What is the 3D Printing Revolution all about – A Knowledge Guide
Is the way we make things about to become the next revolution? Traditional manufacturing techniques like milling, casting and gluing could soon be replaced by 3D printing -saving enormous amounts of material and energy.
Aircraft maker Airbus is already benefiting from the new manufacturing method. Beginning this year, the A350 airliner will fly with printed door locking shafts. Where previously ten parts had to be installed, today that’s down to just one. It saves a lot of manufacturing steps.
And 3D printing can imitate nature’s efficient construction processes, something barely possible in conventional manufacturing. Another benefit of the new technology is that components can become significantly lighter and more robust, and material can be saved during production. But the Airbus development team is not yet satisfied.
The printed cabin partition in the A350 has become 45 percent lighter thanks to the new structure, but it is complex and expensive to manufacture. It takes 900 hours to print just one partition, a problem that print manufacturers have not yet been able to solve. The technology is already being used in Adidas shoes:
The sportswear company says it is currently the world’s largest manufacturer of 3D-printed components. The next step is sustainable materials, such as biological synthetic resins that do not use petroleum and can be liquefied again without loss of quality and are therefore completely recyclable. This documentary sheds light on the diverse uses of 3D printing.DW Documentary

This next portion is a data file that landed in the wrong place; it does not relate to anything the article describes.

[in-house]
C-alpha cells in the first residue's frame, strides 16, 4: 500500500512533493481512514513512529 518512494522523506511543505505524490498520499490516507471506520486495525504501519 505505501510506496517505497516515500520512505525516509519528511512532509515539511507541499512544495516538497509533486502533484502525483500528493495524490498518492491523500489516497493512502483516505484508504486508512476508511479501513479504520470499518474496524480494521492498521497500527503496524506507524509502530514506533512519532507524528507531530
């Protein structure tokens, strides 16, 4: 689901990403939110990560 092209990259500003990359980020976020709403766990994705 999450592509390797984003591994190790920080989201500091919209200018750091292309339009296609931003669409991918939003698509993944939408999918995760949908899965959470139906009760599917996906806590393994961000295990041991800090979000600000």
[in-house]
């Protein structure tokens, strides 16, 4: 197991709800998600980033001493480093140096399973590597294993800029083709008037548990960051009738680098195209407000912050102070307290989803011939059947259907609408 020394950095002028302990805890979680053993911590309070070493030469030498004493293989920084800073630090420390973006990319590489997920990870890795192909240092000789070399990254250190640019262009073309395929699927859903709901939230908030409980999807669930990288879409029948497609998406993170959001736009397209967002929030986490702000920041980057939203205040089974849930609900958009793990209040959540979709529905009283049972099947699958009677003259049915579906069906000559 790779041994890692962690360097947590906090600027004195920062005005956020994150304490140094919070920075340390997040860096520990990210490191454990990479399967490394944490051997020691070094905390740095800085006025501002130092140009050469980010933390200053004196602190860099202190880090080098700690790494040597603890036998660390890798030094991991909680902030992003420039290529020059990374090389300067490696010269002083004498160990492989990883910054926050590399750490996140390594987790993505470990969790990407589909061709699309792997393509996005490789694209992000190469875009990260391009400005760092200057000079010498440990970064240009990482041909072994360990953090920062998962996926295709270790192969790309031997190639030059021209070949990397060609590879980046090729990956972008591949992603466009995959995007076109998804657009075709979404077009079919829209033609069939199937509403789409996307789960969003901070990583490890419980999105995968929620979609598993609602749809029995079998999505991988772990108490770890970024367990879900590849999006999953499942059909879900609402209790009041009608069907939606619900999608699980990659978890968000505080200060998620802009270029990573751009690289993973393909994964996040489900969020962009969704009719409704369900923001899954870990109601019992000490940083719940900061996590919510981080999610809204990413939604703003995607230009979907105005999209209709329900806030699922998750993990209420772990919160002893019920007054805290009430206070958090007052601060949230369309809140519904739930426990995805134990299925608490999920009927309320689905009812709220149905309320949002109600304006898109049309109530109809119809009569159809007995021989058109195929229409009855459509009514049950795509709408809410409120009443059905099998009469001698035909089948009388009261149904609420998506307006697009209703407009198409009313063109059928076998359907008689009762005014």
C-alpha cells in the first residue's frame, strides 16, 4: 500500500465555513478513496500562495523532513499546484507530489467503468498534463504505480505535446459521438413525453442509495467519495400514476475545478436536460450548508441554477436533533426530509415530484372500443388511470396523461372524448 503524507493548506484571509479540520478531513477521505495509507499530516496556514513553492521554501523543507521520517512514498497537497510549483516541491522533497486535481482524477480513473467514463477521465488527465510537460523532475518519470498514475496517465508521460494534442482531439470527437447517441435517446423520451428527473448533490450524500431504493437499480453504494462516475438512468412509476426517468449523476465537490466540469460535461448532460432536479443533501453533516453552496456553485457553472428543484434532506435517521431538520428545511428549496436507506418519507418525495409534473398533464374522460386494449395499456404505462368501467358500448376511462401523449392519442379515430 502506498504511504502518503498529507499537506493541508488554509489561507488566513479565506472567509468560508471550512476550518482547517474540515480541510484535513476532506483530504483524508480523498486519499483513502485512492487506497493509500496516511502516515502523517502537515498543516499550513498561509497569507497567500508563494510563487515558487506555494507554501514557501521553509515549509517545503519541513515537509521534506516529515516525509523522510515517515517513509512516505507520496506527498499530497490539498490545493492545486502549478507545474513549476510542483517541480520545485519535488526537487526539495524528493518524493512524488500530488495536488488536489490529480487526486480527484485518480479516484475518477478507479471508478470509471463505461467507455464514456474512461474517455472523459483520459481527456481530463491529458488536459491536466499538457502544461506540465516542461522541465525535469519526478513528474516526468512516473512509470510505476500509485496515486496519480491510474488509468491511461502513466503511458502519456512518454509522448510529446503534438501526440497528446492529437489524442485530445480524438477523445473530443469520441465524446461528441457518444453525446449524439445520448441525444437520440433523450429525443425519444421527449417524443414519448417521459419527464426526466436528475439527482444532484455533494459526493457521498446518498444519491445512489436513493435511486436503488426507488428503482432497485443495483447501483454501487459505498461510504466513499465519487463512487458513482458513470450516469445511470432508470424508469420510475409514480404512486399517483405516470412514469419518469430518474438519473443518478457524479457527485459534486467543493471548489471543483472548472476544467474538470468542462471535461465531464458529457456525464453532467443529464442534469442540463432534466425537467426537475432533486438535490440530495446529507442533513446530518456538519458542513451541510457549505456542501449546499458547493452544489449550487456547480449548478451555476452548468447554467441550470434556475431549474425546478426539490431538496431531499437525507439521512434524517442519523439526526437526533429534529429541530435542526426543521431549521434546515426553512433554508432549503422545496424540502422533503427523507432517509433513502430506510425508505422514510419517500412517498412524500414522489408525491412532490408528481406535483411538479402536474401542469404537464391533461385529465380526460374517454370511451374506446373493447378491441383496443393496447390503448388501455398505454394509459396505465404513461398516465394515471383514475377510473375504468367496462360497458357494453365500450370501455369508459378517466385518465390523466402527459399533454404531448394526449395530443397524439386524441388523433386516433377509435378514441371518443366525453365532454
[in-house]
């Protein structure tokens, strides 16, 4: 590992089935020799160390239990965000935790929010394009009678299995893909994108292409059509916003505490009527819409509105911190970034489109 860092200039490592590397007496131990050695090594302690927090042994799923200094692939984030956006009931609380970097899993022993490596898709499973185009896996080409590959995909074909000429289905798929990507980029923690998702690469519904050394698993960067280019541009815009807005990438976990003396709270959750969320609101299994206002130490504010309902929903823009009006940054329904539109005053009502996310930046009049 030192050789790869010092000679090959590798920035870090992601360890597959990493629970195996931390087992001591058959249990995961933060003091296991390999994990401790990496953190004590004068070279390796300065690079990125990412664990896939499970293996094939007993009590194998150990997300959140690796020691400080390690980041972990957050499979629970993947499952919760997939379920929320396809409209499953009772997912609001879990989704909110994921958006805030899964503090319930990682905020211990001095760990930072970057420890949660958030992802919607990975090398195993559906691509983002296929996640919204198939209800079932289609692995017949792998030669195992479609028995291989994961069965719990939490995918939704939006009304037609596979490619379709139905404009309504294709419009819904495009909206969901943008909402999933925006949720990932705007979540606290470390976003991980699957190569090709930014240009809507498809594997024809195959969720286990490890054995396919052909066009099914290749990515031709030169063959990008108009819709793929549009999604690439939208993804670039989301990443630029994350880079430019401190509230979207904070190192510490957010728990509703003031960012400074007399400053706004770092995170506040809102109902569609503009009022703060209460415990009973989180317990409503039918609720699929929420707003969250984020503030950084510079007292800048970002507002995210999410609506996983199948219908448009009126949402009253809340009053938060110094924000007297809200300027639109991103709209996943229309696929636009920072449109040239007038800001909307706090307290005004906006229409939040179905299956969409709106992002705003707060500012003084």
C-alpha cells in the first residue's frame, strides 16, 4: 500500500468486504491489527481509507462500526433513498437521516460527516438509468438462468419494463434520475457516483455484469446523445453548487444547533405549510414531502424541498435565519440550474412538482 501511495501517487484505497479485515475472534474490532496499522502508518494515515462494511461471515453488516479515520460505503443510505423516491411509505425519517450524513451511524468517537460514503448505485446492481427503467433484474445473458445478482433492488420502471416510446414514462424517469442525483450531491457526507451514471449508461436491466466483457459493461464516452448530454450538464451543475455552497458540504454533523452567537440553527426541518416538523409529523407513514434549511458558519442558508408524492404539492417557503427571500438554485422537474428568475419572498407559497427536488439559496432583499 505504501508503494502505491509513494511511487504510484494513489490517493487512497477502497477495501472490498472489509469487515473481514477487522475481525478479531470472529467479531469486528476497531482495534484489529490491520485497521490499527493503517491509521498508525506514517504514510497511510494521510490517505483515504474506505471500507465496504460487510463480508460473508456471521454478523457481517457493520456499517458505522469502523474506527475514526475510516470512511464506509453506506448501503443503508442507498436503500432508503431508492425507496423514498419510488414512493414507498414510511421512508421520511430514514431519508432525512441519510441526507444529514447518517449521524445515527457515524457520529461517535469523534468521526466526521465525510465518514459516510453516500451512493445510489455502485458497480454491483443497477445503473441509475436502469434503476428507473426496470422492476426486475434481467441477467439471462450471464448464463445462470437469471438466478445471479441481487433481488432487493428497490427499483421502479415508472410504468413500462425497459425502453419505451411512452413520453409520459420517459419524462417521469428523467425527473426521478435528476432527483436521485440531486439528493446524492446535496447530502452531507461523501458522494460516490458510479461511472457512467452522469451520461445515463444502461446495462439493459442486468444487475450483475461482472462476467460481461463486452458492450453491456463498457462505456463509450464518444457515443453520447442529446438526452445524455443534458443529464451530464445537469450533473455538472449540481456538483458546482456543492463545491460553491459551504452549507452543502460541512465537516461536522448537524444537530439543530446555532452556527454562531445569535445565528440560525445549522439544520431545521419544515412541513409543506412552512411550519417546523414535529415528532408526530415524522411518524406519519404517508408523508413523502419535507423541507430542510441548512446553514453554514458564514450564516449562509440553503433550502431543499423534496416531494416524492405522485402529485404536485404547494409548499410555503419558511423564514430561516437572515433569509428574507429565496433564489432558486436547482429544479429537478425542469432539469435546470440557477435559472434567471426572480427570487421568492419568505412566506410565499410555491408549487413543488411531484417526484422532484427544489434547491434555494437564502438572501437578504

3D Printing or additive manufacturing is the construction of a three-dimensional object from a CAD model or a digital 3D model. It can be done in a variety of processes in which material is deposited, joined or solidified under computer control, with material being added together (such as plastics, liquids or powder grains being fused), typically layer by layer.
These 3D printable models may be created with a computer-aided design (CAD) package, via a 3D scanner, or by a plain digital camera and photogrammetry software. The 3D printed models created with CAD result in relatively fewer errors than other methods. Errors in 3D printable models can be identified and corrected before printing.
3D printing or additive manufacturing has been used in manufacturing, medical, industry and sociocultural sectors (e.g. Cultural Heritage) to create successful commercial technology. More recently, 3D printing has also been used in the humanitarian and development sector to produce a range of medical items, prosthetics, spares and repairs.
The earliest application of additive manufacturing was on the toolroom end of the manufacturing spectrum. For example, rapid prototyping was one of the earliest additive variants, and its mission was to reduce the lead time and cost of developing prototypes of new parts and devices, which was earlier only done with subtractive toolroom methods such as CNC milling, turning, and precision grinding. In the 2010s, additive manufacturing entered production to a much greater extent.